Minister known for his controversial work on the structure of the Gospel

Born: June 4, 1919;

Died: December 31, 2018

ANDREW Morton, who has died aged 99, was one of the last of a type of Church of Scotland minister who has virtually disappeared, a recognised authority in his academic field and a parish minister all his working life. He was particularly known for his pioneering and controversial work on the structure of the Gospel.

It has to be said that Mr Morton’s output exceeded that of many full-time biblical scholars and earlier this year he hit a milestone reached by very few ministers. He celebrated the 60th anniversary of his ordination when he was inducted to St Andrew’s Church in Fraserburgh in January 1949 where he stayed until 1960. He then moved to the historic Fife parish of Culross where he remained until he retired in 1987, by which time he had undertaken a union between the churches of Culross Abbey, Torryburn and Newmills in 1983.

Despite an increasing workload Mr Morton co-authored five books, and contributed 16 articles to learned journals. In 1973 he was elected a fellow of the Royal Society of Edinburgh.

Andrew Morton was educated at Wellshot and Eastbank schools in Edinburgh and then spent ten years at Glasgow University graduating in arts, science and divinity.

In 1956 he was minister of St Andrew's Church in Fraserburgh, where his younger daughter Janet was born. For some time he had been co-operating with his former teacher, Professor G H C McGregor, on the large number of places in St John’s Gospel where the order of events or sayings of Jesus appear disorganised and out of any explicable order.

In the summer of 1956 Professor McGregor travelled to Fraserburgh to baptise Janet. Andrew Morton recalled “On the Monday morning we sat down at my desk and by mid-afternoon we had grasped the structure of the Gospel.”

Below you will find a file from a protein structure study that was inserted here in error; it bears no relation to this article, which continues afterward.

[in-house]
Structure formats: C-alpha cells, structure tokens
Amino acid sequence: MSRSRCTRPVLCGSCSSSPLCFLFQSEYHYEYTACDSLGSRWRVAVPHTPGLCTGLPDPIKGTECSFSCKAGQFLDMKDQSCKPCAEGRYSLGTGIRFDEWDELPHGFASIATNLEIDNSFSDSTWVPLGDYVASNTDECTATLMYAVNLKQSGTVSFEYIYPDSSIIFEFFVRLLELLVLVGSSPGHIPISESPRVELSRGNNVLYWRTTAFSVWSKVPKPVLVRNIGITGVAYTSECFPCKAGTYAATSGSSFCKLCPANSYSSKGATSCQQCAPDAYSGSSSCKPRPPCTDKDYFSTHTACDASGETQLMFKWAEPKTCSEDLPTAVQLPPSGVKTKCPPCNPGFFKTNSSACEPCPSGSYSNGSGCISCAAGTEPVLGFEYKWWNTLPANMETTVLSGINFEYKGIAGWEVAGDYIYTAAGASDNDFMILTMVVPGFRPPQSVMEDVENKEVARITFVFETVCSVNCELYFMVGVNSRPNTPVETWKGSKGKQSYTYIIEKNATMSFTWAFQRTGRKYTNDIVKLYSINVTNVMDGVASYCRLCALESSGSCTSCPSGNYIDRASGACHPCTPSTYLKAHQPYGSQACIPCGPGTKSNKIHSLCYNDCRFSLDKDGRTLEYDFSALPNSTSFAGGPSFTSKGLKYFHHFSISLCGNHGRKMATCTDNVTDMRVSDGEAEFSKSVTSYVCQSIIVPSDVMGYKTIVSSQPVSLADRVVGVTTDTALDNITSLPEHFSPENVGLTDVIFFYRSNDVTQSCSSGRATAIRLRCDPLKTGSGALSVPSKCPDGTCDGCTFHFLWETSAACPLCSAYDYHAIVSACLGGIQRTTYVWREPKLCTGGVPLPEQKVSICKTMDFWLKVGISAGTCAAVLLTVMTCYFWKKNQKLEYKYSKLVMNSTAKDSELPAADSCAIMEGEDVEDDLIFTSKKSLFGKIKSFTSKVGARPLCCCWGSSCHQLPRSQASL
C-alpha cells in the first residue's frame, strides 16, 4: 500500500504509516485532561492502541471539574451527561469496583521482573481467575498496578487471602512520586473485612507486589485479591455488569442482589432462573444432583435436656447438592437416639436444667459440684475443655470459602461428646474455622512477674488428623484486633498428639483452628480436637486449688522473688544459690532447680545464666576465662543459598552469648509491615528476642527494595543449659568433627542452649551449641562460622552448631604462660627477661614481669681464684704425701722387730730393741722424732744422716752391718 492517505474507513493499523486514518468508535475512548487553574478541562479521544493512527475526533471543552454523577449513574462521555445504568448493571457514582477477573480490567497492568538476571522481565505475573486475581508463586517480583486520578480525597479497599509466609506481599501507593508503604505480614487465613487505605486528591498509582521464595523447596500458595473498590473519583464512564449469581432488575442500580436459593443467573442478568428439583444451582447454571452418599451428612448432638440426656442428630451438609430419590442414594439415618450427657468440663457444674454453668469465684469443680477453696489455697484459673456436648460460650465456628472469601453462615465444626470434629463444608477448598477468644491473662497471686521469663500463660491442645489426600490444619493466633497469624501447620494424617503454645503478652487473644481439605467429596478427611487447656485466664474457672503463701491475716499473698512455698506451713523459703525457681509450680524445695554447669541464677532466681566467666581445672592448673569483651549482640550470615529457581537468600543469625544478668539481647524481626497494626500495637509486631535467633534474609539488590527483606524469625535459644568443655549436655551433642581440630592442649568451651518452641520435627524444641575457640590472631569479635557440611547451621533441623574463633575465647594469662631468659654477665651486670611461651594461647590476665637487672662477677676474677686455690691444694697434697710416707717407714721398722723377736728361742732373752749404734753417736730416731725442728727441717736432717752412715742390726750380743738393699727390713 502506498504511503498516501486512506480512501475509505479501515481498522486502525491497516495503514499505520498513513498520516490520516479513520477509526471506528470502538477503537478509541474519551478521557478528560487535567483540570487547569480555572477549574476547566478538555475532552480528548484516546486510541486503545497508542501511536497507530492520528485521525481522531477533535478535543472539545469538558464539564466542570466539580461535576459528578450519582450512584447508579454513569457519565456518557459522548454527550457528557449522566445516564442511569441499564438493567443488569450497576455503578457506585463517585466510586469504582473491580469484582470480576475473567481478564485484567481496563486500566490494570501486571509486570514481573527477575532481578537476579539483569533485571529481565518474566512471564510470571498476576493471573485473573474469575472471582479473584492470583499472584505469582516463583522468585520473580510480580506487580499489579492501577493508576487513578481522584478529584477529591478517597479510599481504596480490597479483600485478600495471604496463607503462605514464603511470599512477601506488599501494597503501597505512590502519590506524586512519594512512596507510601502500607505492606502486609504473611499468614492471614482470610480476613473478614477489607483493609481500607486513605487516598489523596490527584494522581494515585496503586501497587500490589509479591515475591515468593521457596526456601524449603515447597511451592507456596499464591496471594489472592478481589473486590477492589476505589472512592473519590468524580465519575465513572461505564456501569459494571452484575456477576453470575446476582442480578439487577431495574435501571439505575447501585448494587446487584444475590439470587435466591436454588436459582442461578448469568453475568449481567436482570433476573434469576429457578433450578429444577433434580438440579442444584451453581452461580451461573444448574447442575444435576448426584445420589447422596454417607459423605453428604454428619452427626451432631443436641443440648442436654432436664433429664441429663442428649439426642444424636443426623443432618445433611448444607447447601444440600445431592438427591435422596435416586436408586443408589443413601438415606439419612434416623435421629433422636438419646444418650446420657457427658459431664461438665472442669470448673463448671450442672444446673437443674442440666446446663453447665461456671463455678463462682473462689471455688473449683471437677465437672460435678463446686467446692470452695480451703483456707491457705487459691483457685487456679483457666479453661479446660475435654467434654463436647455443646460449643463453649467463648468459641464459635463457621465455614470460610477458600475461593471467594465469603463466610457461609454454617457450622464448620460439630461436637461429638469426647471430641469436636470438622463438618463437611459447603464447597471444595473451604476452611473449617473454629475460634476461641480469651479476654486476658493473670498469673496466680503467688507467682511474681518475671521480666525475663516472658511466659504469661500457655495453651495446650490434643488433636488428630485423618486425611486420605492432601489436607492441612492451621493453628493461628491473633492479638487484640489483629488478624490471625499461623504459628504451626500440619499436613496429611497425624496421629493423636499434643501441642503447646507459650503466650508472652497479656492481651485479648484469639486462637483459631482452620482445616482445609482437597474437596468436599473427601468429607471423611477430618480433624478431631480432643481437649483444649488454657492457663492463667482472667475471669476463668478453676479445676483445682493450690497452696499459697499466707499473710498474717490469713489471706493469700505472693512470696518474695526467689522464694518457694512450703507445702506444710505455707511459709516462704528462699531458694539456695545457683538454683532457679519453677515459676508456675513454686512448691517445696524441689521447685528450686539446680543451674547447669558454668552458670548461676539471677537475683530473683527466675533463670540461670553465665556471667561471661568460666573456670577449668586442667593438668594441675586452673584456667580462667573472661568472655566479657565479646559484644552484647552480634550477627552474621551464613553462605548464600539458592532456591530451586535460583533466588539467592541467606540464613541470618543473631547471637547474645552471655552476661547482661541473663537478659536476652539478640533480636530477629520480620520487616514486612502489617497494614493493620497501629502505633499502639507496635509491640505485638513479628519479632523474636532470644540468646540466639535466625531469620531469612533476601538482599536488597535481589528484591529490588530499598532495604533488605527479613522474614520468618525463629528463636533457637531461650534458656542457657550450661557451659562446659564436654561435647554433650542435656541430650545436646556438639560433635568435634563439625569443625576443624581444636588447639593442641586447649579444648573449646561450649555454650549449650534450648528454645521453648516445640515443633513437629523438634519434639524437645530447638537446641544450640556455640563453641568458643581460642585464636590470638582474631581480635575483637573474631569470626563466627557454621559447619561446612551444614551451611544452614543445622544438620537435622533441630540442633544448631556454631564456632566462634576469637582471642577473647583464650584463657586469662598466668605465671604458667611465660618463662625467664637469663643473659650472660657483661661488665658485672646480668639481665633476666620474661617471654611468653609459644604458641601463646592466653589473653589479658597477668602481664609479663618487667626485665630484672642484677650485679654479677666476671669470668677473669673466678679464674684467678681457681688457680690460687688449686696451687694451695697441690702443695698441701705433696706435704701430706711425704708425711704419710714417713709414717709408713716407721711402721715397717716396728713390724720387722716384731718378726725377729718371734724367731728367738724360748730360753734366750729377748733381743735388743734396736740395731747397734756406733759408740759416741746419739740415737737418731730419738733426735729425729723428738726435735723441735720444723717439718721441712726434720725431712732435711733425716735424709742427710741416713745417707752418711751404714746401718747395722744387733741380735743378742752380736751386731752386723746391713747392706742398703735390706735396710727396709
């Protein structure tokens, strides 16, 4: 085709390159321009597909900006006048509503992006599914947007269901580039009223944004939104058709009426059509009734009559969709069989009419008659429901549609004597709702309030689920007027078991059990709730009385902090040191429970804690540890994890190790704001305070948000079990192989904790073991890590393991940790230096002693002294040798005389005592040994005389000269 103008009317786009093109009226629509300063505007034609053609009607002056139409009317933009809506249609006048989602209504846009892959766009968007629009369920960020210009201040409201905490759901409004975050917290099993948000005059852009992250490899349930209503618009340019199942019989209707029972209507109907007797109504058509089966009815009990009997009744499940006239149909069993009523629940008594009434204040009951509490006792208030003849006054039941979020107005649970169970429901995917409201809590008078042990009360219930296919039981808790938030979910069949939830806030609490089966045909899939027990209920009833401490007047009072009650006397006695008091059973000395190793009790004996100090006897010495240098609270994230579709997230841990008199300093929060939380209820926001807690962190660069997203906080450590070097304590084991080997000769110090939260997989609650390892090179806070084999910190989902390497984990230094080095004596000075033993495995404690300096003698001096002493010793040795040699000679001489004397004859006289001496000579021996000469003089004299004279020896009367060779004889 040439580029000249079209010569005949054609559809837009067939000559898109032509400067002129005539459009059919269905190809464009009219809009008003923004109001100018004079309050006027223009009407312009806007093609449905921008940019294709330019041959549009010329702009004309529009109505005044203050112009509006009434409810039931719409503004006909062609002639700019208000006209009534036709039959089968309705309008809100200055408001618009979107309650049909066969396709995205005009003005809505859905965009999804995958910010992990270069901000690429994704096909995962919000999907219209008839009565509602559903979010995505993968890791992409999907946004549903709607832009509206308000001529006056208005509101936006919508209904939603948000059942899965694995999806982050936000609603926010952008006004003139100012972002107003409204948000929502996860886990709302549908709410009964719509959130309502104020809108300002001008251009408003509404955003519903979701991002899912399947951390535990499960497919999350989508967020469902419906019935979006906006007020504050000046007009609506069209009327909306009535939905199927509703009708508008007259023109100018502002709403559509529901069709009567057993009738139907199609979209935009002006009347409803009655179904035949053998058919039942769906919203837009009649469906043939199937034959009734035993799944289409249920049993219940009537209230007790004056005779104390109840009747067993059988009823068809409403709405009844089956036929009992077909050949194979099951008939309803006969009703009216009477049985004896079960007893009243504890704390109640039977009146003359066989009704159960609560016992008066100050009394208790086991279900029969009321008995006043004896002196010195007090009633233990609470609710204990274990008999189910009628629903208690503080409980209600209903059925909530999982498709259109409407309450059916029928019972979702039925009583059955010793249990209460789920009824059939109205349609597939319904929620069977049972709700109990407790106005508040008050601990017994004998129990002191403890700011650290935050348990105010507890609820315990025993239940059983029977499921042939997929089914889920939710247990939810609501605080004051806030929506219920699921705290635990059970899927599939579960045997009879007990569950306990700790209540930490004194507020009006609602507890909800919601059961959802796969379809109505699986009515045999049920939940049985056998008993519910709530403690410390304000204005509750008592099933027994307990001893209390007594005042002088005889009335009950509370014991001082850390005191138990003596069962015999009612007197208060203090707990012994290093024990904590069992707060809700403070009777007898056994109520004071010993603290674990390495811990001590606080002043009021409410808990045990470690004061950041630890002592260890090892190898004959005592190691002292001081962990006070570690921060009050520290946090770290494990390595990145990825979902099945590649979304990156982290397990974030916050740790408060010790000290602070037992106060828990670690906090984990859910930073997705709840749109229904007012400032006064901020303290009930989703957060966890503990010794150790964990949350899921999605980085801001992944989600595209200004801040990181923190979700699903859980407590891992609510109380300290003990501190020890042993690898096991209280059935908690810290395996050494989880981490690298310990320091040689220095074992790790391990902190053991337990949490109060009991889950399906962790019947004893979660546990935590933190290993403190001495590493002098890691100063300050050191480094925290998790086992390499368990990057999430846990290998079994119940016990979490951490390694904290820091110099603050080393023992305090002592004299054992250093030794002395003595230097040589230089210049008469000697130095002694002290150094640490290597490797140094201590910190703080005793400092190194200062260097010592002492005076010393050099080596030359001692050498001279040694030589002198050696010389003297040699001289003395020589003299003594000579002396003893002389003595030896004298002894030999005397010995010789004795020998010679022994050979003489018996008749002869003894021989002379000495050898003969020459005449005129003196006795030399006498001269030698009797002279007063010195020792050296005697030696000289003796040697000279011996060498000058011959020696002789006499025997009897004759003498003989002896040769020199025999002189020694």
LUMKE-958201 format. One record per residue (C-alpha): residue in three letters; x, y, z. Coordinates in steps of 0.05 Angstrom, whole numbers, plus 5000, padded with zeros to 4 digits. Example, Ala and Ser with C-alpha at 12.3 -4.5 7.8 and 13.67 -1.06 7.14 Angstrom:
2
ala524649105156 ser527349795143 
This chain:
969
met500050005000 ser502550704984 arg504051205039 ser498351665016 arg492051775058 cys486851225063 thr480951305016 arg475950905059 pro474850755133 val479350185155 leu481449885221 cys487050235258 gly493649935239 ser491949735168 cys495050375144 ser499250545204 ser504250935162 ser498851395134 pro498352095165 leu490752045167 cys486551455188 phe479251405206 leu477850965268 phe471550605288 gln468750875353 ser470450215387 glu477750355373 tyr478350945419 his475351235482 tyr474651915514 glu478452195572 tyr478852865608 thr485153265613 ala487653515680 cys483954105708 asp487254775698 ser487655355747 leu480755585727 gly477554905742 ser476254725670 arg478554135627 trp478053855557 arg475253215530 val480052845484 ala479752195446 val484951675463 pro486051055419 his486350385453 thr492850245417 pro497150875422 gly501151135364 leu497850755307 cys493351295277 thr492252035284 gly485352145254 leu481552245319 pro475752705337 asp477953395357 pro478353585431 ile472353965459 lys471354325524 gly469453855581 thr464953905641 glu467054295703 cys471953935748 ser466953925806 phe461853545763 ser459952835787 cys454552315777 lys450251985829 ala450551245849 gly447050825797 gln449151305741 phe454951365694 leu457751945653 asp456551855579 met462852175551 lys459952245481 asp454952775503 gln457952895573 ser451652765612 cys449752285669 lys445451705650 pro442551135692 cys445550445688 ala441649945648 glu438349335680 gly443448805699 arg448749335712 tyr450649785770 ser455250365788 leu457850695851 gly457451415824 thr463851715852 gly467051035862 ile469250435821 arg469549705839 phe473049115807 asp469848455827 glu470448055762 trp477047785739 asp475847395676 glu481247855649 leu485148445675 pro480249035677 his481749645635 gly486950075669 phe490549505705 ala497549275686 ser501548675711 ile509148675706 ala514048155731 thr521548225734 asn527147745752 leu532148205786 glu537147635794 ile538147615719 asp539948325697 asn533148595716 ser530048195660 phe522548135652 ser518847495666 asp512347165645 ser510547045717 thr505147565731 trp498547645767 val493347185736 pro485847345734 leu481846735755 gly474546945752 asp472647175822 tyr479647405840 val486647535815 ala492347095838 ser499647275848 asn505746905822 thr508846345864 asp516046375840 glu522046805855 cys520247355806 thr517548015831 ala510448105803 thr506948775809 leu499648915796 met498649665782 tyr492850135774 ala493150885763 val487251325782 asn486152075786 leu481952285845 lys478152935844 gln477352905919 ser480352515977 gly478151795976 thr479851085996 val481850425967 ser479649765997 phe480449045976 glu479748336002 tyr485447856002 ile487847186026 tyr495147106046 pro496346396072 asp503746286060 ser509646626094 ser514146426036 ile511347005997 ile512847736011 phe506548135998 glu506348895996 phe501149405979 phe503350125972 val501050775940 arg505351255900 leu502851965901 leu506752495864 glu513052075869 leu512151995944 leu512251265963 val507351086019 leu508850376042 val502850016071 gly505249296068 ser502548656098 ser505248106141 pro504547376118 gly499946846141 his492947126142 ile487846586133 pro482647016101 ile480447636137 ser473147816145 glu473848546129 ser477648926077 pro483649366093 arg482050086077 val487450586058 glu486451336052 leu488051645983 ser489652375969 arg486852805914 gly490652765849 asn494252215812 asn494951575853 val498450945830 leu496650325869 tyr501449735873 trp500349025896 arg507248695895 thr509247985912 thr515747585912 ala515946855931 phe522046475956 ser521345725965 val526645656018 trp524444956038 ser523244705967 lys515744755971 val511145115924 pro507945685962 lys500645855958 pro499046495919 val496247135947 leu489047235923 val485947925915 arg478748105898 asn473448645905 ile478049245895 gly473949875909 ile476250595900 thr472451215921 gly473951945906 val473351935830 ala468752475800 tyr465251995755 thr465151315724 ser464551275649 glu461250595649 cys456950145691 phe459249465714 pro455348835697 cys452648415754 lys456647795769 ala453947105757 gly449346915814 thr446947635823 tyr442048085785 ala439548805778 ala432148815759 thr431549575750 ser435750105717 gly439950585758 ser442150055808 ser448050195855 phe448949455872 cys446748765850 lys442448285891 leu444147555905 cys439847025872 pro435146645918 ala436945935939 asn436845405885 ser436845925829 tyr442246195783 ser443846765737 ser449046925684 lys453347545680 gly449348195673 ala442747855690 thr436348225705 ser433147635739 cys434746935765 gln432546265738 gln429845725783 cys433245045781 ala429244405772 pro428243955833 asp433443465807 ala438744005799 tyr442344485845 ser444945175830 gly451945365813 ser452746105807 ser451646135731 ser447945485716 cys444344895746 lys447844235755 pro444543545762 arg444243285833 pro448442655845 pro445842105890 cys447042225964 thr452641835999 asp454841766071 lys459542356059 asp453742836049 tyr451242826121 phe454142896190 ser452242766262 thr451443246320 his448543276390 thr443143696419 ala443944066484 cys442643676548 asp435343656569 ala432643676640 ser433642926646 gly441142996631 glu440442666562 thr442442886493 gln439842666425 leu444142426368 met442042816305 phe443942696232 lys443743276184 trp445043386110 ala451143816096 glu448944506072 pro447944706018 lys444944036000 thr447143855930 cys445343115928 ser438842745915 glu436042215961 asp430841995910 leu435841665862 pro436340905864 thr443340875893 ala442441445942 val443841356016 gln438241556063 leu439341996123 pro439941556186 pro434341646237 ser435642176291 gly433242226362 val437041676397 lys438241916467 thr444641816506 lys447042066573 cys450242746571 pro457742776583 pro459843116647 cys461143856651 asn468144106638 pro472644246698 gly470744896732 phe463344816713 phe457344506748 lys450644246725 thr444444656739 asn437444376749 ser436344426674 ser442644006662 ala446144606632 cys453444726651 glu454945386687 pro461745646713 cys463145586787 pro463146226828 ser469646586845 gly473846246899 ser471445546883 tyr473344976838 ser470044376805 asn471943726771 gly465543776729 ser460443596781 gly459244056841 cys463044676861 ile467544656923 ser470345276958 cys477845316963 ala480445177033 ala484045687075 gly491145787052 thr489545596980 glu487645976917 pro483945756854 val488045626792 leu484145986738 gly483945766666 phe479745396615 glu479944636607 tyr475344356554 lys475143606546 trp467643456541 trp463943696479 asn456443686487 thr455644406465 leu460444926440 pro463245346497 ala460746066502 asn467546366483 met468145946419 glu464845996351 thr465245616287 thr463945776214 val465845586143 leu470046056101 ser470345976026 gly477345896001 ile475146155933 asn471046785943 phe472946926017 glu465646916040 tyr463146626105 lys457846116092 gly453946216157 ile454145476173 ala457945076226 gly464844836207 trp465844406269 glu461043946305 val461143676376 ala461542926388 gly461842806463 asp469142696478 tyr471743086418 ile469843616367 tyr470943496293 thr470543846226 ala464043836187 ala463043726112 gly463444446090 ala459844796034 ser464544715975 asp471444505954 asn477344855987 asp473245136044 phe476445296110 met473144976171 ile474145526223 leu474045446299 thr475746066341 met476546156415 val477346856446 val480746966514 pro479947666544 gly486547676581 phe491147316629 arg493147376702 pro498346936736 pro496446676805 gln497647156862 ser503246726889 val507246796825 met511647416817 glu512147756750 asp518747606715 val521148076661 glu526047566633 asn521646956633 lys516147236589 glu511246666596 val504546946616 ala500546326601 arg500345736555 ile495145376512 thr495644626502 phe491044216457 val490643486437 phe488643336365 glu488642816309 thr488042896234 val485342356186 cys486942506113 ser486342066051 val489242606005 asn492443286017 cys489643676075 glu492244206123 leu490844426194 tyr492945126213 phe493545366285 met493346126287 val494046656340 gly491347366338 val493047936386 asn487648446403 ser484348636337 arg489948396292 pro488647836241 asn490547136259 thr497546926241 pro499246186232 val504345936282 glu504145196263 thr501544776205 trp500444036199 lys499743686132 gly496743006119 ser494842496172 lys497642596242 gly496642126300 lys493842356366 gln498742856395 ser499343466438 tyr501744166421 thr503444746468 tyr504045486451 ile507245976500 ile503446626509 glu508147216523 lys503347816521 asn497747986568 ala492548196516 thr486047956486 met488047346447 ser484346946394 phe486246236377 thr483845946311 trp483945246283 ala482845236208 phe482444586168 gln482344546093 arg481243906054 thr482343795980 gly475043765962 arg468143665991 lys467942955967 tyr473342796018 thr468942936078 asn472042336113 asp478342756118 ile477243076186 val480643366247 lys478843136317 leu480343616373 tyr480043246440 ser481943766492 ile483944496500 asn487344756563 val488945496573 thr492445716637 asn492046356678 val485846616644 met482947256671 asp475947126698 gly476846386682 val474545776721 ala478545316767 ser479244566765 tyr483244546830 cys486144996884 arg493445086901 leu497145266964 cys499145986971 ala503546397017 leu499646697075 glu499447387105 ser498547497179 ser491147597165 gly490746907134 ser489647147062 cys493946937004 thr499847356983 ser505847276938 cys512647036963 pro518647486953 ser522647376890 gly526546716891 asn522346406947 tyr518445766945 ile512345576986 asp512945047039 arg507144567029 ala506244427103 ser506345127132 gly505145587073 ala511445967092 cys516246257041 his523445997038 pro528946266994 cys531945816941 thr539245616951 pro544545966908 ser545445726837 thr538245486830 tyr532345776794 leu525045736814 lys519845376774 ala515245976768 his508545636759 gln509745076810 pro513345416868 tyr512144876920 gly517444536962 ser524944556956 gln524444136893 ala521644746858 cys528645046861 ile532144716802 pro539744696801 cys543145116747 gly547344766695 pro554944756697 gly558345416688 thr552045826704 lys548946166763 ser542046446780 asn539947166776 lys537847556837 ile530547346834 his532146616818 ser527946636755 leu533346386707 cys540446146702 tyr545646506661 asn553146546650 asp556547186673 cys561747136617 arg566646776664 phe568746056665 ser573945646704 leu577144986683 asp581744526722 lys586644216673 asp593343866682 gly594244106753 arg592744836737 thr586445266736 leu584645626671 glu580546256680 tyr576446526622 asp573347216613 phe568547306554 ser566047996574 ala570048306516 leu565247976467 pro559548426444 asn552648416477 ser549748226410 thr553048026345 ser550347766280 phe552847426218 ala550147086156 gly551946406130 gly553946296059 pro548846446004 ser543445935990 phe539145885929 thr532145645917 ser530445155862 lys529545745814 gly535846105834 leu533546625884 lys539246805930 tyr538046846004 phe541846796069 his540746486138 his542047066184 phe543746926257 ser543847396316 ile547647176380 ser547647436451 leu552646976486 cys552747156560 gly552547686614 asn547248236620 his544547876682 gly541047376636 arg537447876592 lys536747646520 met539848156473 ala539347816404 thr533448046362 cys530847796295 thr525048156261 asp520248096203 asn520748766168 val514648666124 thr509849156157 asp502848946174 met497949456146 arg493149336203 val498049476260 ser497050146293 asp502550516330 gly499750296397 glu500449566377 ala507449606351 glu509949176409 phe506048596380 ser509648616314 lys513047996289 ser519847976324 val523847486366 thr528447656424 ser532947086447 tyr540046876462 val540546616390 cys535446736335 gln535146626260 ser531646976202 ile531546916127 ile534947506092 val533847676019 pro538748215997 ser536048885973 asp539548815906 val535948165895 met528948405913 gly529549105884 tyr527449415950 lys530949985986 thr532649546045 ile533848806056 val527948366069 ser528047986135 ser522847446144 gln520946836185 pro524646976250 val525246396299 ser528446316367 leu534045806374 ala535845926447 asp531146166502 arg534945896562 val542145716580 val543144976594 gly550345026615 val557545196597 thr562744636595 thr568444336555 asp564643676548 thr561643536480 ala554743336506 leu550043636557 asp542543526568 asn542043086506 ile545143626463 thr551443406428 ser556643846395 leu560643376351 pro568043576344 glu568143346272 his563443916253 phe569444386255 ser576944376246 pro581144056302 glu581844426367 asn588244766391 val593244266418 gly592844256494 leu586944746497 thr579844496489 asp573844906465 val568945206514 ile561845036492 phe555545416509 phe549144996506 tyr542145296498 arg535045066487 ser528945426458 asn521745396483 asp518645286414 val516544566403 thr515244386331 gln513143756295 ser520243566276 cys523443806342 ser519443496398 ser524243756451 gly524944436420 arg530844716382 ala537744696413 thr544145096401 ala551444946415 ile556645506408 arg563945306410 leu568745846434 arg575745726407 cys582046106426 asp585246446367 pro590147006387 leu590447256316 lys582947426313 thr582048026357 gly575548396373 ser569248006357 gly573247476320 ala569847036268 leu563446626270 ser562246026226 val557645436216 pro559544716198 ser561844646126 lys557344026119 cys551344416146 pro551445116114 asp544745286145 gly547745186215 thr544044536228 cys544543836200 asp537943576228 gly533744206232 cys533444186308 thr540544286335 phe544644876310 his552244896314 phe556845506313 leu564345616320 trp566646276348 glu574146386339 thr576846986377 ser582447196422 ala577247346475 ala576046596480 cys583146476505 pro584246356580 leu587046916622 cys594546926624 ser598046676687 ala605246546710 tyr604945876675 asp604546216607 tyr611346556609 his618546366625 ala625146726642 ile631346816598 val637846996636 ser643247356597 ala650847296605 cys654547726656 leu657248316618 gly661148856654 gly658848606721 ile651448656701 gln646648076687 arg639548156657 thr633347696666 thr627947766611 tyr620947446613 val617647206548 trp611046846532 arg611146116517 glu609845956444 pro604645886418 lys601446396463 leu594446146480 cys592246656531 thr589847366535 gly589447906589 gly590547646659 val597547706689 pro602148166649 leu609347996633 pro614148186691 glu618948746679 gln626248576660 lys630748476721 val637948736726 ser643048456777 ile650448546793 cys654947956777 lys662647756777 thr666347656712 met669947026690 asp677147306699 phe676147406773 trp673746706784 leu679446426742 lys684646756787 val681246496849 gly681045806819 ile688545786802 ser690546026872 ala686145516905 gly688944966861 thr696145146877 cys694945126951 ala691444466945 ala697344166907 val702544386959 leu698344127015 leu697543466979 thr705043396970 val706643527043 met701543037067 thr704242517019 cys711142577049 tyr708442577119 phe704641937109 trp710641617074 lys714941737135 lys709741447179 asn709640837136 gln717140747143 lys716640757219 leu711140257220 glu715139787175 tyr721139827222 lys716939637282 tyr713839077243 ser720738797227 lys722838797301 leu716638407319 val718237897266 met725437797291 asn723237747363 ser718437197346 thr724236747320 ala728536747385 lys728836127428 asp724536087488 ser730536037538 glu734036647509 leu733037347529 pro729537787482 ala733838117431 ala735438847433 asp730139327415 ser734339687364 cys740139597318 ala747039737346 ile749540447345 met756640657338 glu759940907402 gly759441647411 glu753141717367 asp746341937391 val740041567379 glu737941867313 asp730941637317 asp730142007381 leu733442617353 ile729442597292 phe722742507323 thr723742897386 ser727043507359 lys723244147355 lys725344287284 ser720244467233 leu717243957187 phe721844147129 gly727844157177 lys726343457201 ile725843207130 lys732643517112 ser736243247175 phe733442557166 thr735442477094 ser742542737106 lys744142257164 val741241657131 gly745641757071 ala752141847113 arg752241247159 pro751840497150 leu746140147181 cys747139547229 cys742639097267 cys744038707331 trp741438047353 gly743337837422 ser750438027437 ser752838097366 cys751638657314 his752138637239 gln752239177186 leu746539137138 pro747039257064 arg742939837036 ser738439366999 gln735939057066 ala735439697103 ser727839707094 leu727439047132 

They concluded that John’s Gospel had previously existed in a much shorter version which was later enlarged. They published their research and conclusions in The Structure of the Fourth Gospel, published in 1961.

The book attracted the notice of Dr (later Professor) Andrew Booth, a Fellow of Birkbeck College and a pioneer in the development of computers in the United Kingdom. He suggested the use of a computer in their New Testament research.

Andrew Morton recalled explained the project progressed in the spring and summer of 1963. “We could tell if a piece of Greek prose, of the type likely to be met in the New Testament, was by one man or more ... Every major New Testament problem, from composition to chronology, would have to be looked at again. Those who had devoted their careers to the New Testament did not rush to revise their work."

Andrew Morton went on: “We received help and encouragement from a number of scientists and mathematicians. From our New Testament colleagues we received a patronising scepticism. It was a saddening sight to see so many scholars standing naked before a new idea.”

Professor McGregor had for long been persuaded that the version of the Gospel available to us now was the result of the blending together of two different sources into one and said he was greatly impressed by the number of statistical coincidences revealed by Morton, and the way in which his confirmation of two sources being editorially merged into one confirmed his own theories.

The work of the two men met with considerable suspicion, however, not to say academic derision and elements of self-interest. The world of New Testament scholarship was awash with books suggesting possible authors of the books of the New Testament, but these works had to rely on their authors’ theories. However, if Morton and McGregor were correct, then there was a much more obvious way of assessing authorship than theories or hunches - the pattern of word usage and sentence structure (which was itself become a significant area of literary study).

McGregor’s co-operation with Morton was, superficially at least, an unlikely one. Garth McGregor was a pacifist whose first book, published in 1961, was an examination of the support he believed there was in the New Testament for Christian pacifism. Andrew Morton saw war service with the RAF Volunteer Reserves.

Andrew Morton was educated at Wellshot and Eastbank Schools in Glasgow. Study for his three degrees, MA, BSc and BD between 1938 and 1948, was interrupted by his war service with the RAF in Burma. In 1973 he was elected a Fellow of the Royal Society of Edinburgh and for many years he was an honorary research fellow in computing science at the University of Glasgow.

He was an extremely convivial companion, and had what seemed infinite patience in explaining his work to those interested but less qualified.

He was pre-deceased by his wife Jean and was father to Alan, Susan and Janet.